Silver Wheaton: The Audit Is Very Concerning

| About: Silver Wheaton (SLW)

Summary

The Canadian Revenue Agency is attempting to make Silver Wheaton pay $663 million in tax penalties..

These penalties could also lead to an increased effective tax rate, which would impact future earnings and the ability to fund growth projects. .

This would come contrary to the progress that Silver Wheaton has made as it just produced a record amount of gold and silver in 2015. .

Silver Wheaton (NYSE:SLW) is one of the most peculiar equities on the market, in my opinion, because of its business model as a streaming company. The stock is considered a relative "safe haven" given its strong correlation with precious metals prices, but with the tax headwind in place, I believe investors should stay away until it is resolved.

Source

Remain Cautious In The Near-Term

On the upcoming Q1 earnings report, Silver Wheaton should show decently strong YOY growth. This simply stems from the 16%+ upside in gold and silver prices YTD, along with a strong average increase in production over the past year, seen below. Yet, this is hardly the focus of traders and investors.

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Source: April Investor Presentation

Currently, the Canadian Revenue Agency (NASDAQ:CRA) is trying to make Silver Wheaton pay more taxes for previous years as it relates to the income earned by the company's foreign subsidiaries. There are two separate audits occurring, one for the 2011-2013 tax years that began last July and one for the 2005-2010 years that began in late January. There is currently no timeline on when the CRA will complete its audit.

The audit comes at an interesting time for Silver Wheaton. The company just completed an additional equity offering utilizing a bank syndicate. This offering was done to repay the $900 million credit line SLW took on after purchasing Glecore's (OTCPK:GLCNF, OTCPK:GLNCY) Antimina back in late 2015. Antimina accounts for the largest amount of production from any one mine for Silver Wheaton, producing 13.6 million ounces of silver last year, which is visible in the graph above.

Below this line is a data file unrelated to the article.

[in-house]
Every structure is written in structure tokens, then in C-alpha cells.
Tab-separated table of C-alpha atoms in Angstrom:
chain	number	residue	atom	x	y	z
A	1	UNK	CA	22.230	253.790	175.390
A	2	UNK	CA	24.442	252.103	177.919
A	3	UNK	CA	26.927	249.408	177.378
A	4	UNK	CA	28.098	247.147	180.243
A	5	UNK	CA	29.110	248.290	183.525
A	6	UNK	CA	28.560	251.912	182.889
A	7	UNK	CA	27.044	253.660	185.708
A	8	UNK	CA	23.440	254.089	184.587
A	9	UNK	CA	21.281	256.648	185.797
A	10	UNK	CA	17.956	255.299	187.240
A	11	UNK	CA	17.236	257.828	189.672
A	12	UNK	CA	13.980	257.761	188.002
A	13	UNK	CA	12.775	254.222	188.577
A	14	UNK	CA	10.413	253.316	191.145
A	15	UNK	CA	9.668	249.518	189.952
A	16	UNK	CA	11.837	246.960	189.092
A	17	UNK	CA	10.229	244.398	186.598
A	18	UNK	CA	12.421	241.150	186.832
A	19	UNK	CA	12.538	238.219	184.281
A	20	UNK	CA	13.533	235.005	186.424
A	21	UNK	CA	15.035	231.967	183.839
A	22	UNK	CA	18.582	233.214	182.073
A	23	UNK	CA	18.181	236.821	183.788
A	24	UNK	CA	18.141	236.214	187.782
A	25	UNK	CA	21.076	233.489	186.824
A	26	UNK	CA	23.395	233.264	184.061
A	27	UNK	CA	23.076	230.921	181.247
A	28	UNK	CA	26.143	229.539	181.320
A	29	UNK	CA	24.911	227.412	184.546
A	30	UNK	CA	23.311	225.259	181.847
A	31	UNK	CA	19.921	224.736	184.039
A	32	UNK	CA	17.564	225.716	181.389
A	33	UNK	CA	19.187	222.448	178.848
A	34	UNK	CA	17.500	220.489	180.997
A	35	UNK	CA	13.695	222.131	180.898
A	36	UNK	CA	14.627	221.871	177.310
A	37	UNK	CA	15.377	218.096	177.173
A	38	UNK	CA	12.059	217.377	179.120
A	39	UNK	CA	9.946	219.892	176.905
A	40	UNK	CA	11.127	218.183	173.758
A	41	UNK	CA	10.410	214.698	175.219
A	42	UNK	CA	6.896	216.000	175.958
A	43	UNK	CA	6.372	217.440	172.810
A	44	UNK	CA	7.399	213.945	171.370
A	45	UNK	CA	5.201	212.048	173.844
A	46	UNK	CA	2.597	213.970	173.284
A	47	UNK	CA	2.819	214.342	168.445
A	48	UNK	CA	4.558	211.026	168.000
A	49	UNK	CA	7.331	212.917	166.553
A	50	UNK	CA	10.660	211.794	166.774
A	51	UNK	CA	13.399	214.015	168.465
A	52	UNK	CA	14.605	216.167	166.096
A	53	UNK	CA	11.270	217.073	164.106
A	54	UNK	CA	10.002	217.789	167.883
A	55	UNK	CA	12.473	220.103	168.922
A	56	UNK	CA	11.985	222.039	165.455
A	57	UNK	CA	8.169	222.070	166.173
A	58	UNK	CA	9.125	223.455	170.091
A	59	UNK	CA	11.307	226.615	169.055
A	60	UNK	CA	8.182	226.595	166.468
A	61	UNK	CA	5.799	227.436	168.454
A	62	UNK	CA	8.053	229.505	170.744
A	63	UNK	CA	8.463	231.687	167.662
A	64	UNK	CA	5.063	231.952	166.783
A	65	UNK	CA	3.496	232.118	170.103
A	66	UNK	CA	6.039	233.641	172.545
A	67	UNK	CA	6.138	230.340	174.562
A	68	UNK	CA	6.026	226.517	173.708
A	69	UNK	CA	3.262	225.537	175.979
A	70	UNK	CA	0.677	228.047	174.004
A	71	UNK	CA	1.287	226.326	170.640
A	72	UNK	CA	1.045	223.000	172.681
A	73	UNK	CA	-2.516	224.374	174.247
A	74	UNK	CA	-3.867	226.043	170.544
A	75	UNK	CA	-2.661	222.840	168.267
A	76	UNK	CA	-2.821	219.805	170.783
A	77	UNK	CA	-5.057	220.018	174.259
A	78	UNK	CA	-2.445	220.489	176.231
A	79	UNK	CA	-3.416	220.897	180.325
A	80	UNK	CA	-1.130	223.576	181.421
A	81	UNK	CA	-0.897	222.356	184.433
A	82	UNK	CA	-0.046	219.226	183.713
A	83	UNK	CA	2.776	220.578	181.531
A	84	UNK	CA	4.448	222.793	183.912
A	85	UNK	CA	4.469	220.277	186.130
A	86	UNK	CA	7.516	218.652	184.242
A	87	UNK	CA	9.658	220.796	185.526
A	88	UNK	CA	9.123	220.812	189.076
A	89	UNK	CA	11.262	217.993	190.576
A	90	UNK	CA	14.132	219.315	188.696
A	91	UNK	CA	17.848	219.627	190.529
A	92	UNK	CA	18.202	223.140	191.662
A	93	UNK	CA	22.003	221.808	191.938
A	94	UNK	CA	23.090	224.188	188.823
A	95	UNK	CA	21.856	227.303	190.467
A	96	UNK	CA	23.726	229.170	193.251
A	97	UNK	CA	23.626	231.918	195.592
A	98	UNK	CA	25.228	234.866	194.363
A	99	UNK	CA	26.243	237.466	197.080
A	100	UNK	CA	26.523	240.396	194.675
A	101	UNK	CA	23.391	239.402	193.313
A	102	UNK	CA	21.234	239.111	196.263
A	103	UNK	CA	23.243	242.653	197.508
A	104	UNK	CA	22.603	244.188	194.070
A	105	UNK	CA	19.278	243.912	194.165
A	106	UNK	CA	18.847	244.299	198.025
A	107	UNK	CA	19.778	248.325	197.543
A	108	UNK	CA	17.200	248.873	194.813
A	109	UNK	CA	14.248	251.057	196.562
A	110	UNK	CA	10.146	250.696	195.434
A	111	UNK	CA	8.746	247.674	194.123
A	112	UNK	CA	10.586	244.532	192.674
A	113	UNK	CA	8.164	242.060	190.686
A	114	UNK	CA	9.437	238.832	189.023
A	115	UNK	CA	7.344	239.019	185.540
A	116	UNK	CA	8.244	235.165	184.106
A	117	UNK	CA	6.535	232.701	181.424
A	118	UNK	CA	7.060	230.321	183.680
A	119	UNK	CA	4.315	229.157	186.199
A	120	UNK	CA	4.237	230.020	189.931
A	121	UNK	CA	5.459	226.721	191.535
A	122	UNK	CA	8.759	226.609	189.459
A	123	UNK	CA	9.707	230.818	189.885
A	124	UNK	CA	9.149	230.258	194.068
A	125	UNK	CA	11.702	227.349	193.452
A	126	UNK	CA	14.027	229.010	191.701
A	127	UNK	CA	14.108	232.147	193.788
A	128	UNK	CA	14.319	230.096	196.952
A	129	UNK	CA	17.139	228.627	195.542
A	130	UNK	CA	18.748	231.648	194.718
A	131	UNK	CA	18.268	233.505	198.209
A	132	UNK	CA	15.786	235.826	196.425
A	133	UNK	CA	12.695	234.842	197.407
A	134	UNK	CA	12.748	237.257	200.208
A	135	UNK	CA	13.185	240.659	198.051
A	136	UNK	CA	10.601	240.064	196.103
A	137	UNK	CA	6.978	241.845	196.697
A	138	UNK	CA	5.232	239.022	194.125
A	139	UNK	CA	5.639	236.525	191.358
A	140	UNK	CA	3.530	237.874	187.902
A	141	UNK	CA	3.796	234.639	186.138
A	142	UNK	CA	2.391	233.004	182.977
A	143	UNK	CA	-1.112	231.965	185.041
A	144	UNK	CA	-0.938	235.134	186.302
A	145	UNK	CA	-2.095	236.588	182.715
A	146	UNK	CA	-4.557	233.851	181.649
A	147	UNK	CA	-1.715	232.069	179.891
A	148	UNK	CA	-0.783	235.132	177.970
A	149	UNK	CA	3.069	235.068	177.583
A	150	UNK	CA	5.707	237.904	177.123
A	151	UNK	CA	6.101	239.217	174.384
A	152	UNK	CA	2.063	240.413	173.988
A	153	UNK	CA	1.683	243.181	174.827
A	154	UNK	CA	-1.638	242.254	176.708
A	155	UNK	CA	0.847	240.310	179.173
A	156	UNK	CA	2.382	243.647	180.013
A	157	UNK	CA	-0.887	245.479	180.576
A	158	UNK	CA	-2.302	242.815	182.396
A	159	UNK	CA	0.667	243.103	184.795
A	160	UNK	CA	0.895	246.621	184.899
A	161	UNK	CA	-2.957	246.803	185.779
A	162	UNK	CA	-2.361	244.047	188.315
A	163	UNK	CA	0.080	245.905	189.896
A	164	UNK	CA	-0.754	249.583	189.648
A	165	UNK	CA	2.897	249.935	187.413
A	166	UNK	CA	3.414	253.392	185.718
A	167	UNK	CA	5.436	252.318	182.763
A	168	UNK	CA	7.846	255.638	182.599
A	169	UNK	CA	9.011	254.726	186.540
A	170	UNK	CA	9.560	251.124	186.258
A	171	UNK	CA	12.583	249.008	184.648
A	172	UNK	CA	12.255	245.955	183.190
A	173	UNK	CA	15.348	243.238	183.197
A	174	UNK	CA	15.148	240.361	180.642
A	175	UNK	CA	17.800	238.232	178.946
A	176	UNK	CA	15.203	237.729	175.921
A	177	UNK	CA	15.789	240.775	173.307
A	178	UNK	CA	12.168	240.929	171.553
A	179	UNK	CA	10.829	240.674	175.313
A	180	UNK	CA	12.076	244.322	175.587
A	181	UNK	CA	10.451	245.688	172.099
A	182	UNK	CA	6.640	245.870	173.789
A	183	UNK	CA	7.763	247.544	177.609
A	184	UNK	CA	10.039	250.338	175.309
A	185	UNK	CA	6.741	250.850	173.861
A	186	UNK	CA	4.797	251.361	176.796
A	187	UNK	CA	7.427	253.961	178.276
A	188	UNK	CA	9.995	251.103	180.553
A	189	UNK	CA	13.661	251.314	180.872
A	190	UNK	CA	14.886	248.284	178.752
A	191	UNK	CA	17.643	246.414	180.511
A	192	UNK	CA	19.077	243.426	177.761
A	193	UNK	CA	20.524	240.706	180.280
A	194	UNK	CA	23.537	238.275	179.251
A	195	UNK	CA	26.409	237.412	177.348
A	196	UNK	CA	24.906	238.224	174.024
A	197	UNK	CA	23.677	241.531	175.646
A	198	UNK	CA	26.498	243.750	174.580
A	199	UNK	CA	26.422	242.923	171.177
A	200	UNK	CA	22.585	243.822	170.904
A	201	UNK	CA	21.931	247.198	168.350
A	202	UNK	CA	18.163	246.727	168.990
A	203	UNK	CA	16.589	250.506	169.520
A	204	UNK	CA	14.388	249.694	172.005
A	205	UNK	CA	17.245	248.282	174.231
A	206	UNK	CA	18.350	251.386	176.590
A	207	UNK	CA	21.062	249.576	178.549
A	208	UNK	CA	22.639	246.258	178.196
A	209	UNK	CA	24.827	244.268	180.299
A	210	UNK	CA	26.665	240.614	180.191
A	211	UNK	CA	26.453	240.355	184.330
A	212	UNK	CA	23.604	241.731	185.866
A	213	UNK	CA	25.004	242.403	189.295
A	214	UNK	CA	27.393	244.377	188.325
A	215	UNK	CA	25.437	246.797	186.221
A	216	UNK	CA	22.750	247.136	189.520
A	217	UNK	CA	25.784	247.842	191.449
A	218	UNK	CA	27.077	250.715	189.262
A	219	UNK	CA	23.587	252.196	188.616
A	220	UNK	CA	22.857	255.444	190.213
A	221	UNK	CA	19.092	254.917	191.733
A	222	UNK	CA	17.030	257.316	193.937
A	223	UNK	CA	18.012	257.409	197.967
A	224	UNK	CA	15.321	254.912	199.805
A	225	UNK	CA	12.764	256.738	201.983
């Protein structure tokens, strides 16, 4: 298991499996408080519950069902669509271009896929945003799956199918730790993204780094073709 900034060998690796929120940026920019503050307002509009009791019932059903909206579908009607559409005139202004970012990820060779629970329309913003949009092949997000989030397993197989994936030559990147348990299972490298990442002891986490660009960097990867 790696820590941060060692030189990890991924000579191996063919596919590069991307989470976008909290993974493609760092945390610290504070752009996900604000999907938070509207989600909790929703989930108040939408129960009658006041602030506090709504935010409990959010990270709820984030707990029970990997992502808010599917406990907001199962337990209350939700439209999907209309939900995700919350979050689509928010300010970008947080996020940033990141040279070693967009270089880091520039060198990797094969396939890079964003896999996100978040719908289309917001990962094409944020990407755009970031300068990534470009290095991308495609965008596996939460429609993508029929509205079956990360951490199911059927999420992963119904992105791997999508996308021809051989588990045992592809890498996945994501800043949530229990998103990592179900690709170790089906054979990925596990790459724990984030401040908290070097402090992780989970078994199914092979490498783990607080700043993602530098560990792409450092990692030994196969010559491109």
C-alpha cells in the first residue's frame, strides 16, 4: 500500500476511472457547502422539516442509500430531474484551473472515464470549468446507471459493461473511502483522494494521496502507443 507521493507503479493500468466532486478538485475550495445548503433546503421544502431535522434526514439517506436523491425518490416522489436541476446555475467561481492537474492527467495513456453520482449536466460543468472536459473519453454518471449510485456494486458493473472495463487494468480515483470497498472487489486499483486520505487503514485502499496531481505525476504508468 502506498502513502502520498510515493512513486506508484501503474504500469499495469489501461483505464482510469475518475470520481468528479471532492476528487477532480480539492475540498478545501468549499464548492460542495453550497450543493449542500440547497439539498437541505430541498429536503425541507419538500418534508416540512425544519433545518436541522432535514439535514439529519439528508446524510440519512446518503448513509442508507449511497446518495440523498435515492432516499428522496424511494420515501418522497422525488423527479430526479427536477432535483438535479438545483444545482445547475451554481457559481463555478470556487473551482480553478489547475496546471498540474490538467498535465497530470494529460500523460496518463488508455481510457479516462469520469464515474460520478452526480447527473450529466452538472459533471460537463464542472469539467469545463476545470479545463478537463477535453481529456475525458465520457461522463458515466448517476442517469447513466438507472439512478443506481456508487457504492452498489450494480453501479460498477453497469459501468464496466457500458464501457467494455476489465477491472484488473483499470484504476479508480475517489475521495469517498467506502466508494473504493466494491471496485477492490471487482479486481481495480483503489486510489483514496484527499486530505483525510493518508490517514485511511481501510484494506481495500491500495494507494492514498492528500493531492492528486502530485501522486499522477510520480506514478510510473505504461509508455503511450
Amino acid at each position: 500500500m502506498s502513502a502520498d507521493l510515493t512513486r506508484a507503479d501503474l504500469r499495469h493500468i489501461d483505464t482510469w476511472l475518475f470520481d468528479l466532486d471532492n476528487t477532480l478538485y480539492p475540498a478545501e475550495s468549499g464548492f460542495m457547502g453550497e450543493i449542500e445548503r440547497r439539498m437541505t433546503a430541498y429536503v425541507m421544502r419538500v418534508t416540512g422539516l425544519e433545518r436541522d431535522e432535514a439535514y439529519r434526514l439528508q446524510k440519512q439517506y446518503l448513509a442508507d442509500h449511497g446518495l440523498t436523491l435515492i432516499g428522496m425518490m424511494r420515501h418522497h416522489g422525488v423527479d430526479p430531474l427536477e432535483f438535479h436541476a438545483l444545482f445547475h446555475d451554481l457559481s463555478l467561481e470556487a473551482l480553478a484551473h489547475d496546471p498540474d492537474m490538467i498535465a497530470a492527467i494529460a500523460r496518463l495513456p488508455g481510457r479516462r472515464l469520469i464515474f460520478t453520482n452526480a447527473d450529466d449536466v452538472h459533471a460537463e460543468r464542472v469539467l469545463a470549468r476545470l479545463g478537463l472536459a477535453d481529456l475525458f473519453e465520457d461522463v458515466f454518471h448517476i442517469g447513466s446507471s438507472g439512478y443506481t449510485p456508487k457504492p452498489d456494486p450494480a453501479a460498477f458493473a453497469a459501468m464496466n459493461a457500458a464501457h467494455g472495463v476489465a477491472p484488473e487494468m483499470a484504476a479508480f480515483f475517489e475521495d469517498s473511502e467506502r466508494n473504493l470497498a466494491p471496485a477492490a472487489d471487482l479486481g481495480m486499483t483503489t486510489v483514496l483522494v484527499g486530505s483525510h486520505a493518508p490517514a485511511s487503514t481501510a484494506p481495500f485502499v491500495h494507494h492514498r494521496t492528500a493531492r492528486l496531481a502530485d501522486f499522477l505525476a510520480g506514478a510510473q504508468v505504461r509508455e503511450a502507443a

The company has earned $715 million Canadian dollars ($554.05 million USD) in foreign income through its subsidiaries, which SLW believes it should be taxed on a transfer pricing basis. The CRA is saying SLW owes income tax of $201 million Canadian dollars (155.76 million USD). Additionally, there are separate penalties of $72 million Canadian dollars and $81 million Canadian dollars. Thus, the CRA is seeking $353 million Canadian dollars. Unfortunately, this is just the 2005-2010 period. For the 2011-2013 audit, the estimated tax increase would be $310 million Canadian dollars.

To put this amount in perspective, Silver Wheaton generated $832.4 million Canadian dollars in revenue in 2015 and $557 million Canadian dollars in operating cash flow. This means that as a percent of sales, this amount is 79.7% and represents a 149.4% payout of OCF to the CRA, if they are required to do so. This is what makes me immediately bearish on SLW as the total penalty is nearly a year's worth of revenue and nearly 1.5 years' worth of OCF. Essentially, SLW will suffer a significant financial setback.

Can Silver Wheaton Pay The Penalty?